Jesus' bloody birth

December 20, 2015

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I don’t have the nerve to stand up on Christmas Eve and preach about the choreography of childbirth, but I wish I did.

I wish I had the nerve to preach about Mary’s increased estrogen production, a few days before birth (estrogen that will soften her cervix, and help her blood coagulate after delivery). I wish I had the nerve to preach about Mary’s and Jesus’ pituitary glands producing oxytocin, which in turn allows Mary’s contractions to accelerate. I wish I had the nerve to preach that Mary and Jesus have to cooperate in birth, as all mothers and babies do--Jesus’ own head stretches Mary’s cervix, which in turn triggers her pituitary gland to release more oxytocin, which in turn stimulates contractions.

I wish I had the nerve to describe all that in my Christmas Eve homily, but I don’t. It would seem somehow impolite to pester the people in my polite Episcopal church with a Yuletide description of Mary’s cervix.

I’m not alone in sidestepping the bodily details of Jesus’ birth. Over the centuries, many Christians who have pondered the Nativity have imagined Jesus’ birth as swift and painless. In these reconstructions, Joseph gets Mary situated next to some barnyard animals, and then he leaves--in search of midwives, or sometimes a candle. When he returns, he finds that Mary has already given birth: no assistance was needed, because her labor was a snap. Mary, after all, is without sin, and pains in childbirth, the logic goes, are a mark of the fall--ergo, Mary would labor, one text tells us, “without a murmur or a lesion.”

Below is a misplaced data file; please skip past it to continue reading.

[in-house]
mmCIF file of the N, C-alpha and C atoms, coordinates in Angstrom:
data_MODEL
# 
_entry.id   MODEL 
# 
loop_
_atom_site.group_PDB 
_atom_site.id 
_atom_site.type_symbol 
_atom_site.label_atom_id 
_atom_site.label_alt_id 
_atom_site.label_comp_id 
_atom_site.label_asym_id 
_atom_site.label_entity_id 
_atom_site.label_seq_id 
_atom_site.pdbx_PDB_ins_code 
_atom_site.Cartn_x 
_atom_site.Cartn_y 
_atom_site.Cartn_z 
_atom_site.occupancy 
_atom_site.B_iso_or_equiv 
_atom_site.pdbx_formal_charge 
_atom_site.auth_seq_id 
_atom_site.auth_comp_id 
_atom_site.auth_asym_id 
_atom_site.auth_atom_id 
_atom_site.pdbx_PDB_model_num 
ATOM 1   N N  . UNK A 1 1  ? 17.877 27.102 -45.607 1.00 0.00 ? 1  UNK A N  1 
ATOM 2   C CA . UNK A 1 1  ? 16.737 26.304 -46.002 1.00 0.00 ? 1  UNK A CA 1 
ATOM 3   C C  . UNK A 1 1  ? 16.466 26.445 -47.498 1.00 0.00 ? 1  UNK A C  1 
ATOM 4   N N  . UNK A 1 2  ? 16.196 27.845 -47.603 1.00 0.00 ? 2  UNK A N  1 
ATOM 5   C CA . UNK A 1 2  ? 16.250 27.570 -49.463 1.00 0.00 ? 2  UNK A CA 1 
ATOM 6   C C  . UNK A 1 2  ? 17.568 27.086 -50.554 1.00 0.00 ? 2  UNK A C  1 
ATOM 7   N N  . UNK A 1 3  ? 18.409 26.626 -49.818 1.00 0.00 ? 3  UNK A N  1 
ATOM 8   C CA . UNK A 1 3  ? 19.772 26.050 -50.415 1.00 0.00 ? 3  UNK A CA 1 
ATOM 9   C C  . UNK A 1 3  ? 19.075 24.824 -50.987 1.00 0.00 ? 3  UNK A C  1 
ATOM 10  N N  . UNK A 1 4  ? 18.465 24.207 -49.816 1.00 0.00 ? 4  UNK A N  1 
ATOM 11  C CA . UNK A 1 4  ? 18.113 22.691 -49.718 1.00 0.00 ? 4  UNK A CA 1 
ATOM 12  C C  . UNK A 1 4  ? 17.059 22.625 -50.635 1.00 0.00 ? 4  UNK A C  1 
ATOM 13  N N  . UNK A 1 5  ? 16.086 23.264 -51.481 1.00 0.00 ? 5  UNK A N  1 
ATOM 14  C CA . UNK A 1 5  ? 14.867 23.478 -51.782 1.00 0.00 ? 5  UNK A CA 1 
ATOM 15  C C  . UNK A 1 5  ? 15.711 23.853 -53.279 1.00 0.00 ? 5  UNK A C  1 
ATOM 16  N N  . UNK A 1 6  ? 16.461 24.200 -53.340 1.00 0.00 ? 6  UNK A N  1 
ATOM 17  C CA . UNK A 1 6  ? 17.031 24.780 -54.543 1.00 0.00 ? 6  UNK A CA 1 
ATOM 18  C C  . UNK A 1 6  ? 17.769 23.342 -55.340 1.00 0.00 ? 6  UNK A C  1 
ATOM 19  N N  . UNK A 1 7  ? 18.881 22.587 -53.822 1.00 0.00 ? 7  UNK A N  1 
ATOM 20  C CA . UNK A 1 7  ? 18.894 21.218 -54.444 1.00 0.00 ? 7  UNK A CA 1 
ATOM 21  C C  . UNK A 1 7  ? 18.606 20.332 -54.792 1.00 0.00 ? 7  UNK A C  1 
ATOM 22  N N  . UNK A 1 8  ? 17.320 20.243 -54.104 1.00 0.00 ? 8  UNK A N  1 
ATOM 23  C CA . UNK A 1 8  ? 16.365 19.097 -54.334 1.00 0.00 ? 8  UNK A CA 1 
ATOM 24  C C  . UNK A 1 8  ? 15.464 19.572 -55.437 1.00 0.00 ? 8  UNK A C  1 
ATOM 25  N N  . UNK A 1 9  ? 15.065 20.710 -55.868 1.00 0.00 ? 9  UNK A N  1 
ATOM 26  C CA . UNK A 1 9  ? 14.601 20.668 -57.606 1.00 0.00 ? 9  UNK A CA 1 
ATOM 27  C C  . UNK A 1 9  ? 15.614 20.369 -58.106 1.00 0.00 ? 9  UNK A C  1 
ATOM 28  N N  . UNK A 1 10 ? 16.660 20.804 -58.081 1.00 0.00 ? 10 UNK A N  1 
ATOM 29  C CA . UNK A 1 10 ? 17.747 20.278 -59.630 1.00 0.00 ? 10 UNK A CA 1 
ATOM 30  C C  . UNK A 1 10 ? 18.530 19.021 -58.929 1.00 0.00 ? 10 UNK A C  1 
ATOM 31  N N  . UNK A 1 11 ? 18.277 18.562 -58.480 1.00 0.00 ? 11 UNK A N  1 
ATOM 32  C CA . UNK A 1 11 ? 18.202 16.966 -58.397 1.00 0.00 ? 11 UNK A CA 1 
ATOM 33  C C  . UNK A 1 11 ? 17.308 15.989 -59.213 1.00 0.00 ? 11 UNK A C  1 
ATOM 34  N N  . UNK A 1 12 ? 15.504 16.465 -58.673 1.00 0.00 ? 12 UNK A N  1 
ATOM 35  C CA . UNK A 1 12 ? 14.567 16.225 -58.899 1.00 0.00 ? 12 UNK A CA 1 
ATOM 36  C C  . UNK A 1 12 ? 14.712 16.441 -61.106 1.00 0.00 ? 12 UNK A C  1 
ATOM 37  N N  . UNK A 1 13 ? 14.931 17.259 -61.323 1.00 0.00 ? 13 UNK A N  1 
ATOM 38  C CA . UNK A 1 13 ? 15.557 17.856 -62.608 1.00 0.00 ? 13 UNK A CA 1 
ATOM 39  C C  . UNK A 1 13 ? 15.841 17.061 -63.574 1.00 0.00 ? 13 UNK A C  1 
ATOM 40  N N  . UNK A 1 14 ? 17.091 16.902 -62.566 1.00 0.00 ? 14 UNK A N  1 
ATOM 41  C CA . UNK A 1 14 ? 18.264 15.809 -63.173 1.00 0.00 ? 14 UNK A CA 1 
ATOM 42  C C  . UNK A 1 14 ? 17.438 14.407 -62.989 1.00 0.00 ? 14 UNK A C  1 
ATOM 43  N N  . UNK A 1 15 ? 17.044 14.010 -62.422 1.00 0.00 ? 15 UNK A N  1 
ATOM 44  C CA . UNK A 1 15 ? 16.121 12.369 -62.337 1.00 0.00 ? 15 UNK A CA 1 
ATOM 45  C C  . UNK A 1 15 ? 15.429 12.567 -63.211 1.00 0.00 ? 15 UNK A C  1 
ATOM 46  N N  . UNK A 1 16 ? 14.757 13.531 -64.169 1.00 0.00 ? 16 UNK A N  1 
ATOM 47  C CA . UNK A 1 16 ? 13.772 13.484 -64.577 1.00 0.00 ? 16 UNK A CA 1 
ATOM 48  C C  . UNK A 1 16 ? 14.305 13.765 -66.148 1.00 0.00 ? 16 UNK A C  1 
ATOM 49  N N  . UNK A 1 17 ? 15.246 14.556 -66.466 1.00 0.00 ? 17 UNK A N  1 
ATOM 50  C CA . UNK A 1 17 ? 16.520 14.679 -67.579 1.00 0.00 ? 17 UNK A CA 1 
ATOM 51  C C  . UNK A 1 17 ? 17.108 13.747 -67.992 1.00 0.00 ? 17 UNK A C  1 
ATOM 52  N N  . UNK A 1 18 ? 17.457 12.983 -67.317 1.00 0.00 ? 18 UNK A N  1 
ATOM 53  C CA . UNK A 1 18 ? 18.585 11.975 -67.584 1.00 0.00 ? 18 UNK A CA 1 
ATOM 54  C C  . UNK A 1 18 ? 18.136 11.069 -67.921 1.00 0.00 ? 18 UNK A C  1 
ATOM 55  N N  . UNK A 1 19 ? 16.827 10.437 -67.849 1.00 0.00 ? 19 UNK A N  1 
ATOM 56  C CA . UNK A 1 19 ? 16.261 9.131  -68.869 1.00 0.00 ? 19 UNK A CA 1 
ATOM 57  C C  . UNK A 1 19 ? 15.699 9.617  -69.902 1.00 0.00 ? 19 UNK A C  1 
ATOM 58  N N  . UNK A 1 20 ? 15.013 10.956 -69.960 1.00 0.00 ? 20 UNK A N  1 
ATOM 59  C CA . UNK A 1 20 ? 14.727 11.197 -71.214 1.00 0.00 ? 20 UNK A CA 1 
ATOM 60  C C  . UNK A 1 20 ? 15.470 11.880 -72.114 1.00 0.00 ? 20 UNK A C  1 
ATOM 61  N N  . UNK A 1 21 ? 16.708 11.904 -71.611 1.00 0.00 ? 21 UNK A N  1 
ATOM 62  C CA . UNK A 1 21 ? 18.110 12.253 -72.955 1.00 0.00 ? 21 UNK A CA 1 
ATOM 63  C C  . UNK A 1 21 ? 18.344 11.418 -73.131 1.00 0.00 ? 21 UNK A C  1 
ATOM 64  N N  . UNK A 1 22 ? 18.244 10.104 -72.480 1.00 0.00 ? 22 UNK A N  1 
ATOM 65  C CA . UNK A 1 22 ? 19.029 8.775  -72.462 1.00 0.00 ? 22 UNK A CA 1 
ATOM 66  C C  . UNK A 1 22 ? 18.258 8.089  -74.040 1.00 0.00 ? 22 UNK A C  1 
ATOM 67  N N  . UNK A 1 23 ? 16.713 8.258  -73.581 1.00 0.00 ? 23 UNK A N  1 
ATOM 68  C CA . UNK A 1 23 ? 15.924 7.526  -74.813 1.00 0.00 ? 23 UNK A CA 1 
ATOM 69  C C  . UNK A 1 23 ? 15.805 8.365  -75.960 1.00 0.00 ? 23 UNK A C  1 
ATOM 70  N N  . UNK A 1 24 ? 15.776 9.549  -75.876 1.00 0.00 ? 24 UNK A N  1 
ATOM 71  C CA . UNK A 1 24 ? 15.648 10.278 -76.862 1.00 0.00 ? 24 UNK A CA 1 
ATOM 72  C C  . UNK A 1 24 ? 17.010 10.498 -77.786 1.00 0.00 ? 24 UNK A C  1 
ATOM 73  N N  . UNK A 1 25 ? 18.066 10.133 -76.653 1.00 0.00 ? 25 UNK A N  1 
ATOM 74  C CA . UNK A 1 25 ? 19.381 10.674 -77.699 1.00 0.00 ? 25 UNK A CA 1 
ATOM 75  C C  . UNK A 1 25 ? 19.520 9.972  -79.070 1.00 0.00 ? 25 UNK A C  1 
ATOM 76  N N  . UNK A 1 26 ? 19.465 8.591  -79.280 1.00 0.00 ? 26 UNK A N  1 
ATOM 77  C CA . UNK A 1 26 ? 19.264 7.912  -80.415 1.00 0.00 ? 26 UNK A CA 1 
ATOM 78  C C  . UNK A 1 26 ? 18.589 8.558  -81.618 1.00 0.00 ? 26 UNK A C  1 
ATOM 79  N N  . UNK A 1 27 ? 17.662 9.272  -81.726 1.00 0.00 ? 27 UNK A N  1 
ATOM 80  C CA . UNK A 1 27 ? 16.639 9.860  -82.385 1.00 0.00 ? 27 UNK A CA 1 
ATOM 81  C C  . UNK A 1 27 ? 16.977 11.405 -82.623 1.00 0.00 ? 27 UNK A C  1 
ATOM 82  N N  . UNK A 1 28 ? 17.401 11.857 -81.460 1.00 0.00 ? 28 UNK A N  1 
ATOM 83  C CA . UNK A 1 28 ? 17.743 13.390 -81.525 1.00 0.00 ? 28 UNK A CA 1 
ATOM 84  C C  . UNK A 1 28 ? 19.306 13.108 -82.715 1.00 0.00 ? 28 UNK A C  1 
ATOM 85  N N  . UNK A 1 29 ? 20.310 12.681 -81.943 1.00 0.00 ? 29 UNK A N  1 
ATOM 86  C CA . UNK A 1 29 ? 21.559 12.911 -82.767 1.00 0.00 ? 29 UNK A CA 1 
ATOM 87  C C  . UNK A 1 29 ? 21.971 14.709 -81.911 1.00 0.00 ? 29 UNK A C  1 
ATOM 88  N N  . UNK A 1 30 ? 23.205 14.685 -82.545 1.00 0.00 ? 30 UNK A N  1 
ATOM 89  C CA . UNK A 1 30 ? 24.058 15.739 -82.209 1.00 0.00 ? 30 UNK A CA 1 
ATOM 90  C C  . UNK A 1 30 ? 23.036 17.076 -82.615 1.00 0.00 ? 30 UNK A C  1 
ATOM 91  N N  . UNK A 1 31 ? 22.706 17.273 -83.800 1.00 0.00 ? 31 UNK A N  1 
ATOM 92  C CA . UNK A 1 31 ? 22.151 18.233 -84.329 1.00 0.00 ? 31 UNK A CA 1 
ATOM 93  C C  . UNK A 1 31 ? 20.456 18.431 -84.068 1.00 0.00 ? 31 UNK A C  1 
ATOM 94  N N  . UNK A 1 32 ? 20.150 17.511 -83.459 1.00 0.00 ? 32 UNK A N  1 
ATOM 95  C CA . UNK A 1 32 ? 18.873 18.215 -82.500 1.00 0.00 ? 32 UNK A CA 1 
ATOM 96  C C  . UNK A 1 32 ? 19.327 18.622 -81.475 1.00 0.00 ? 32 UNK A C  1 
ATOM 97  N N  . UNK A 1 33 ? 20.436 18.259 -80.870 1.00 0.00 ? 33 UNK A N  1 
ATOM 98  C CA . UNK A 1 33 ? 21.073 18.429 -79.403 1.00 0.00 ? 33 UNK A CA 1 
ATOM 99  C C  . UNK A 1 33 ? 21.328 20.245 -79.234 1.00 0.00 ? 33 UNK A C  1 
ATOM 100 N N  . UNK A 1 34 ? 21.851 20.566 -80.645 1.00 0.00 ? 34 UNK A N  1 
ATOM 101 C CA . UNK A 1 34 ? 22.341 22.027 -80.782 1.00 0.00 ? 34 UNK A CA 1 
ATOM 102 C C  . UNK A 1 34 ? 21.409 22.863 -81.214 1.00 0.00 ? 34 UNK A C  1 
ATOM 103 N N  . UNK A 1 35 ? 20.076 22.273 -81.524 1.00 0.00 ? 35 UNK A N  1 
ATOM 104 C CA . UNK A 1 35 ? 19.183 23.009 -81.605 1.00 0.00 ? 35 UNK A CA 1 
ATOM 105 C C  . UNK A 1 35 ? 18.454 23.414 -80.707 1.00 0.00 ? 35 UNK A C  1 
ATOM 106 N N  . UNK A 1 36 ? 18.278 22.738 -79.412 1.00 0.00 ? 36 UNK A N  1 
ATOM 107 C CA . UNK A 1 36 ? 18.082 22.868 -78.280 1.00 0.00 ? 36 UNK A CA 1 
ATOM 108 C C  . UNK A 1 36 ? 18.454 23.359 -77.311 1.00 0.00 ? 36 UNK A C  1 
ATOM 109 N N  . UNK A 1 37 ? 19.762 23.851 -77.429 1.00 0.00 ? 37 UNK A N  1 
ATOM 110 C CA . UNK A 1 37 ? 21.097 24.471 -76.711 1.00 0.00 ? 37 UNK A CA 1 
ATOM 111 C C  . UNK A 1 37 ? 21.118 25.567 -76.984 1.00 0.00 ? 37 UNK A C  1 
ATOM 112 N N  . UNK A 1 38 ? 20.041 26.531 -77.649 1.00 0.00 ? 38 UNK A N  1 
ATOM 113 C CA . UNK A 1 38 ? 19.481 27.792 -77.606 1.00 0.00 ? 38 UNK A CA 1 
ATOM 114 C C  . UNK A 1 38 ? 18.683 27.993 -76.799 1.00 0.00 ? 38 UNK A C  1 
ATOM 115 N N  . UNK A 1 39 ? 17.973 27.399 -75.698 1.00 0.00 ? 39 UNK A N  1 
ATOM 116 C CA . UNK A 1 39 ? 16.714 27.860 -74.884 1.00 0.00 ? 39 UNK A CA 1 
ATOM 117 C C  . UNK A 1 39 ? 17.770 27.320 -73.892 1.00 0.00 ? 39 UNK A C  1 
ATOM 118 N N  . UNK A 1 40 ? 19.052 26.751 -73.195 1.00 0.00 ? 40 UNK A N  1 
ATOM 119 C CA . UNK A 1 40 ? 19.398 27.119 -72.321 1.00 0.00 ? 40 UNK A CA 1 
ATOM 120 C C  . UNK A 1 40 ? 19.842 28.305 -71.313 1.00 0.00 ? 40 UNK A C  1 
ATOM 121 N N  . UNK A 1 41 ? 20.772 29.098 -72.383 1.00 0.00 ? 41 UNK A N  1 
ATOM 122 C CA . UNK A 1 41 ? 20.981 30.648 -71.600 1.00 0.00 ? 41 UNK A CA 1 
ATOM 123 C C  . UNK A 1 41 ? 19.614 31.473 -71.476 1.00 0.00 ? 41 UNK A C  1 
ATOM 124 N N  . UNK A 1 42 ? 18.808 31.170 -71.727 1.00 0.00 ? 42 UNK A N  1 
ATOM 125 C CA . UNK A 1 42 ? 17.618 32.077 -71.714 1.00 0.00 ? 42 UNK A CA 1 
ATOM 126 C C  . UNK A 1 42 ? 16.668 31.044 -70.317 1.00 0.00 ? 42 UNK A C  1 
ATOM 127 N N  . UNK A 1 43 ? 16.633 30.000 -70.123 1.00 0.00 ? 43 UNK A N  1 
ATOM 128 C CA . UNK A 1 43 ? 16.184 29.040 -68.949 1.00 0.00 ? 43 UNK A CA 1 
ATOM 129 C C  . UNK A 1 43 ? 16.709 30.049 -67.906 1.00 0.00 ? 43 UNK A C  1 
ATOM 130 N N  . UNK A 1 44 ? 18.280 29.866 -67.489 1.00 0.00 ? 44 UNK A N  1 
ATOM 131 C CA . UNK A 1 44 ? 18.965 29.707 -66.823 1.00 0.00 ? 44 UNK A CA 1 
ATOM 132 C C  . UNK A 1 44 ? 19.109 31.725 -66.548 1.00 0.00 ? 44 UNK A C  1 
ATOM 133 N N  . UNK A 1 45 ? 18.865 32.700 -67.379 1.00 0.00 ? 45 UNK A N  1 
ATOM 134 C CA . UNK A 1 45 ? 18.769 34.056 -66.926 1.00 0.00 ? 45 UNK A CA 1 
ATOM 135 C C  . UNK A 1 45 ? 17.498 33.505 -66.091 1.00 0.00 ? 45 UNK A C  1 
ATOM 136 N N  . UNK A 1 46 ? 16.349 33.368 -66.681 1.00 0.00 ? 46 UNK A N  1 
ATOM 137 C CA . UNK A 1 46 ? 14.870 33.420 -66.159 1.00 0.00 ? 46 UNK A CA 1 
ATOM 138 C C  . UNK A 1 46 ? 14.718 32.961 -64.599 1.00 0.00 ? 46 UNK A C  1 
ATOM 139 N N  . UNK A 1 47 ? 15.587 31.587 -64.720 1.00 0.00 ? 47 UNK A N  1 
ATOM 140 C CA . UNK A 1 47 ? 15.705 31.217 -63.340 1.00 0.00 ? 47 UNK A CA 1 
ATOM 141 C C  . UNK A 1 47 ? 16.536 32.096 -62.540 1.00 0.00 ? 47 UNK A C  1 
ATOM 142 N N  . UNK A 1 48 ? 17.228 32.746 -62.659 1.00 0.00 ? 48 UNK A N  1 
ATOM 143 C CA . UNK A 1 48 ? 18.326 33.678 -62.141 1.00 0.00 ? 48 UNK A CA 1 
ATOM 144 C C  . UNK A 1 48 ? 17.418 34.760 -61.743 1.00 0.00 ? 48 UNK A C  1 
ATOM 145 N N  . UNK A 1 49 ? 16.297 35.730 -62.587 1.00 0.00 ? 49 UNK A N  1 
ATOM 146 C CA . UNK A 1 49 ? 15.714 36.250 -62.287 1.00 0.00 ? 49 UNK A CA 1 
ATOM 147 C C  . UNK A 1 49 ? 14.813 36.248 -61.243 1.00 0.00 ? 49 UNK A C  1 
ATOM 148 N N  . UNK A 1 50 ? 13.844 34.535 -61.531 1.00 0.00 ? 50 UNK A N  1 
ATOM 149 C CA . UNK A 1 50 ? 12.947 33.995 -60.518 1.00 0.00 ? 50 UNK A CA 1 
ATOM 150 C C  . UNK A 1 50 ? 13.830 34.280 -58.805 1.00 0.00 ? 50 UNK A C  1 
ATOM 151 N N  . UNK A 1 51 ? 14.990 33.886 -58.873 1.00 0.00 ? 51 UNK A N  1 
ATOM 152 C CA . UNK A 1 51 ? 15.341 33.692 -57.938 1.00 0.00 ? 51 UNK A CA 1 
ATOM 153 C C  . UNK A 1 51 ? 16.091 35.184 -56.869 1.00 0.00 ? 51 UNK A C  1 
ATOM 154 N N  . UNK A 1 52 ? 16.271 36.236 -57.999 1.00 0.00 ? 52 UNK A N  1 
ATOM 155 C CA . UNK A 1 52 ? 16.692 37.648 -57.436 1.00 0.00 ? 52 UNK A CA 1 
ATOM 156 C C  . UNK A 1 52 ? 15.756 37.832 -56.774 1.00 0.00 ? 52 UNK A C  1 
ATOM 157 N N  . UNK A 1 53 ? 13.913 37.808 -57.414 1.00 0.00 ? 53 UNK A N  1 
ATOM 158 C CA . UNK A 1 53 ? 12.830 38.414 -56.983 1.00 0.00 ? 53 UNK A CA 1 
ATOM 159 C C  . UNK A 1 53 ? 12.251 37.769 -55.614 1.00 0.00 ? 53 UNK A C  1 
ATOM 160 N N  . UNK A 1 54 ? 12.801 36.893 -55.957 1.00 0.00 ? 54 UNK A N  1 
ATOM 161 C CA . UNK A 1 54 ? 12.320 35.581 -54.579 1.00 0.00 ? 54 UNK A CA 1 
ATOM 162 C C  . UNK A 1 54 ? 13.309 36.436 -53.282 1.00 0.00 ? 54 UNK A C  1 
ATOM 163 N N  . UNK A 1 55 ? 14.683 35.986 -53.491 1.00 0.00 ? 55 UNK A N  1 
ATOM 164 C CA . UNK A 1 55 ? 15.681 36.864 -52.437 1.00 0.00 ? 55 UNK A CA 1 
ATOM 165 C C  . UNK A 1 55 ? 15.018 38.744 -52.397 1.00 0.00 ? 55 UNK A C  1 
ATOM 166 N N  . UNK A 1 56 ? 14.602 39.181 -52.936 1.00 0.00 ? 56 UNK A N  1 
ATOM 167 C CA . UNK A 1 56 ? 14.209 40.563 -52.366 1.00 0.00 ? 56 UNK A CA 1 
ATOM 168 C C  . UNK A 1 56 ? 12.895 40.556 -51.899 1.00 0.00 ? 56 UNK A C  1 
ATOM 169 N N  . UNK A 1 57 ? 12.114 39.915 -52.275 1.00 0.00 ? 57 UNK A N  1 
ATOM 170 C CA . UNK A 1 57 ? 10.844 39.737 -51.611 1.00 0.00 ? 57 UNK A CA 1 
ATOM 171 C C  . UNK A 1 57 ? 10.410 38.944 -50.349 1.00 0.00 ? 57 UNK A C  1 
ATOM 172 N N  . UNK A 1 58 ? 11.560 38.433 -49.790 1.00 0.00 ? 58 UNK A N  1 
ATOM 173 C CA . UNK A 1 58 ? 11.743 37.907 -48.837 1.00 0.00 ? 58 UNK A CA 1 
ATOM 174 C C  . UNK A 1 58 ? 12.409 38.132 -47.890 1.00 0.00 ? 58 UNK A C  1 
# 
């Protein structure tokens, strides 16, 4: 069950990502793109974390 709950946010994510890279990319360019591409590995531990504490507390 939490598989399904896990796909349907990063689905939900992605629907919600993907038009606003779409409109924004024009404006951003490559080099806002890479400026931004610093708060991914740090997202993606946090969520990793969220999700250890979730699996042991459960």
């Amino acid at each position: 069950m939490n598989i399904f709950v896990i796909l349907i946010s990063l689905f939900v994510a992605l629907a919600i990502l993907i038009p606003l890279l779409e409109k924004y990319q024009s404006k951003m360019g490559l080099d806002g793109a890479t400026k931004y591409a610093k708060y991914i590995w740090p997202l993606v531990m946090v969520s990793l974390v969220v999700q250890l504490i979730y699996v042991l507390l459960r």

No murmurs or lesions, and presumably no danger either--no danger of Mary’s bleeding out, no danger of either mother or baby dying in childbirth. Theologian colleagues tell me it is heretical to suggest that Jesus could have died in childbirth. I acknowledge that it is speculative--though no more so than Joseph’s going out in search of candles--but it seems to me a fruitful speculation.

In coming to earth, Jesus enters, bodily, into vulnerability. That bodily vulnerability culminates in Jesus’ being put to death by the state, but it is vulnerability that also shadows his birth. Put bluntly: lots of babies died in childbirth in antiquity, and lots of mothers, too. Jesus could have died in Bethlehem; the cross and the manger could have become the same moment.

Something important is lost, I think, in evading the details of childbirth. We evade them because we are uncomfortable--but of all times of year, Christmas Eve is not the time to evade Jesus’ humanity. If we do, we are ultimately evading Jesus, choosing a polite Docetism over bloody Jesus.

Jesus, of course, is bloody in many senses. Jesus is the God who becomes blood-filled. Jesus is the God who will shed blood for our salvation, and nourish the church eucharistically with his blood. And Jesus is bloody in the sense of the English curse word, which comes, dictionaries tell us, from the phrase “by our lady.”

The lady is Mary, and the adjectival curse comes about by contraction.